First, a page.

Shia LaBeouf‘s offcolor humor shocked audiences. He continued to audition for bit parts and landed appearances on the situation comedy Suddenly Susa, the family drama Touched by an Angel, the FOX hit The X-Files, and the NBC drama ER. At 13, LaBeouf secured a starring role on the Disney family comedy Even Stevens. The Show, which first aired in 2000, followed the sibling rivalry between class clown Louis Stevensplayed by LaBeouf- and his older, perfectionist sister, Ren, played by Christy Carison Romano. Labeouf’s steady performance as Louis earned him a Daytime Emmy for Outstanding Performer in a Children’s Series. The Show folded in 2003, but that year LaBeouf made a jump to the big screen, playing supporting roles alongside some of Hollywood’s biggest stars. He appeared in Dumb and Dumberer: When Harry Met Lloyd and Charlie’s Angels: Full Throttle. LaBeouf’s breakout role for 2003, however, was the Disney feature Holes, based on the bestselling teen novel by Louis Sachar. In the film, LaBeouf played Stanley Yelnats.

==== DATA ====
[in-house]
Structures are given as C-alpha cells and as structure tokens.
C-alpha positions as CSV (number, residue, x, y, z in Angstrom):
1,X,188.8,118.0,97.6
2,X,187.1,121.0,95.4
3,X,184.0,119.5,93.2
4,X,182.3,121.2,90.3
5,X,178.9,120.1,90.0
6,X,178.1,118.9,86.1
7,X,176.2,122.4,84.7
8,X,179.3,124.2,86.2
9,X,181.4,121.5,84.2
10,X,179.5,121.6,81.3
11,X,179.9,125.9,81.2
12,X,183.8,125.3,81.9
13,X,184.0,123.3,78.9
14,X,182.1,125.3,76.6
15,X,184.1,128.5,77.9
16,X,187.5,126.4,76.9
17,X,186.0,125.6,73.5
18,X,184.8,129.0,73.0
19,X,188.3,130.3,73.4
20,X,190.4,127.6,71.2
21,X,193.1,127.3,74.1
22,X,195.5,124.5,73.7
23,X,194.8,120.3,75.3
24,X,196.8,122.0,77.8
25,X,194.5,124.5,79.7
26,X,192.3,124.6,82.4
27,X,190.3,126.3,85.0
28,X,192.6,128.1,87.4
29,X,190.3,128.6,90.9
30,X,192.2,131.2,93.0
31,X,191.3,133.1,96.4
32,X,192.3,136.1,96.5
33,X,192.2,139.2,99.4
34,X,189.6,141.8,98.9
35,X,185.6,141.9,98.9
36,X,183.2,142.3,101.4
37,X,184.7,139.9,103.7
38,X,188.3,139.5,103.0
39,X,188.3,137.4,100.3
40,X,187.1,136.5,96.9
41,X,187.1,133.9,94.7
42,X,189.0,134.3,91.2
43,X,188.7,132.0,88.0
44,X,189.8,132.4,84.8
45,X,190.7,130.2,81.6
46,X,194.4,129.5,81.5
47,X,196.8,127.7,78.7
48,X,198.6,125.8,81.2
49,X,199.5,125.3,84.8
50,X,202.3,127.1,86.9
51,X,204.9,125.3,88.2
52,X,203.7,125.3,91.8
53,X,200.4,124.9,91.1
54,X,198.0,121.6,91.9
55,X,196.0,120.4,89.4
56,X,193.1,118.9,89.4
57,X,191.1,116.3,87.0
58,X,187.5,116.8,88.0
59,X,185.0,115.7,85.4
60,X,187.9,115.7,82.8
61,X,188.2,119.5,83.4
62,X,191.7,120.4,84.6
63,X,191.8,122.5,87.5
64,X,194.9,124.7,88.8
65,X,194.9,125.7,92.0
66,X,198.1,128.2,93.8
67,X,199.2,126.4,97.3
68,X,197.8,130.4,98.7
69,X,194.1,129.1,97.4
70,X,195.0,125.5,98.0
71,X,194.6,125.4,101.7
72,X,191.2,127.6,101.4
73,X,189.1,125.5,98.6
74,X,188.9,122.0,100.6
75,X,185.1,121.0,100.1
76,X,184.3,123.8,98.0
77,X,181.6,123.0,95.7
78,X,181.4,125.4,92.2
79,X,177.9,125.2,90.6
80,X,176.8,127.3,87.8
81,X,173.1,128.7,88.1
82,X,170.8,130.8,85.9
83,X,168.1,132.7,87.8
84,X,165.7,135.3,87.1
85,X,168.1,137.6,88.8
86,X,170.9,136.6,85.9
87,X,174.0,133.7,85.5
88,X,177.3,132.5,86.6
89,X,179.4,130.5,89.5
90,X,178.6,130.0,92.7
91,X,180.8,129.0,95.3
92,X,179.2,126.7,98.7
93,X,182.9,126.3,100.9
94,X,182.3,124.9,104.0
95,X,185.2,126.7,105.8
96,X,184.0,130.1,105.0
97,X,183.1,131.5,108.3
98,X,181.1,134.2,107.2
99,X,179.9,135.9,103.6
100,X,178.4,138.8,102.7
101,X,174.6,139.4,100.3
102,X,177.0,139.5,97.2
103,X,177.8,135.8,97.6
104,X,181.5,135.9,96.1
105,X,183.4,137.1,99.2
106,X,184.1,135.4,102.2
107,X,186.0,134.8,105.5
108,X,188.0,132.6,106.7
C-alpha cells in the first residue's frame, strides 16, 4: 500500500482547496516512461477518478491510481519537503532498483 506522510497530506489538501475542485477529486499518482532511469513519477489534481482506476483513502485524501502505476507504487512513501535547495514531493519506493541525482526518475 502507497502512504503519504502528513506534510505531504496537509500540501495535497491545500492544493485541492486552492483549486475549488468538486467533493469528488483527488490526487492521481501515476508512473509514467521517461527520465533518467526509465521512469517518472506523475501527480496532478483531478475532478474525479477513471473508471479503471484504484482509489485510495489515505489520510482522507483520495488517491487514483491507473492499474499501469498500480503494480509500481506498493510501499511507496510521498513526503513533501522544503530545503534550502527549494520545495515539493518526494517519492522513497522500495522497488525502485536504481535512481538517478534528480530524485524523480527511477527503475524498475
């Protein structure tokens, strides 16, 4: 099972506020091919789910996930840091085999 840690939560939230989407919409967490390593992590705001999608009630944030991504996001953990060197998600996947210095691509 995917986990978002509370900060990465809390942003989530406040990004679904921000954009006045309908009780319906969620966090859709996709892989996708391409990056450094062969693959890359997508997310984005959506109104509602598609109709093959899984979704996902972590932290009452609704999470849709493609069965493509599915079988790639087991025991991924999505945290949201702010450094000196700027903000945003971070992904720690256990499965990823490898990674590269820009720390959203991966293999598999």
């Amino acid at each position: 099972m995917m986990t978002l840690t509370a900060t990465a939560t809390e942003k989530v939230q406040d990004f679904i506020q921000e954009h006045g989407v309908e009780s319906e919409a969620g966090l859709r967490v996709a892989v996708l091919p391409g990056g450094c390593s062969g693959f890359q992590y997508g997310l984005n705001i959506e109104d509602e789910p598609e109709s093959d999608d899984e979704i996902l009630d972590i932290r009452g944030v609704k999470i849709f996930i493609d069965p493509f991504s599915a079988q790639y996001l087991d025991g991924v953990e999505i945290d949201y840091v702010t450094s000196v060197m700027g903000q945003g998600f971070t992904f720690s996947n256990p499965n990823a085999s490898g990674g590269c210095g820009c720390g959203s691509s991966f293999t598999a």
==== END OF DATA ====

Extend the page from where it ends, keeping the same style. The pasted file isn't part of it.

As a juvenile wrongly accused of a crime, Stanley is sent to a detention camp in Texas where kids are mysteriously forced to dig five-foot-deep holes all day, every day. On the set, LaBeouf befriended veteran actor Jon Voight- father of actress Angelina Jolie- who played one of the camp warden’s assistants. Voight coached LaBeouf on his acting and got him to realize that he should look for fulfillment from the work, not just a paycheck. Holes made $67 million and Director Andrew Davis credited LaBeouf with its success. As LaBeouf moved into the spotlight, he carefully guarded his image and told the Orange County Register’s Barry Koltnow that he planned to avoid the pitfalls many young actors fall into. “To not party is part of the plan. I have made a calculated effort to stay away from the party scene because that can have as much impact on your career as your performances. If the industry takes you lightly because you’re partying, then they will take your work lightly as well.” To stay out of trouble, LaBeouf spends his free time attending Dodgers ouf does admit to one bad habit, smoking, and reports often note another, cussing. The Brown-eyed, lanky-framed LaBeouf appeared opposite Will Smith in 2004s I, Robot and with Keanu Reeves in 2005’s Constantine. Disney banking on LaBeouf’s popularity, snapped him up for the lead role in another project. The Greatest Game Ever Played. The film released in 2005, is a biographical picture that follows the real-life tale of underdog golfer Francis Ouimet as he competes in the 1913 U.S.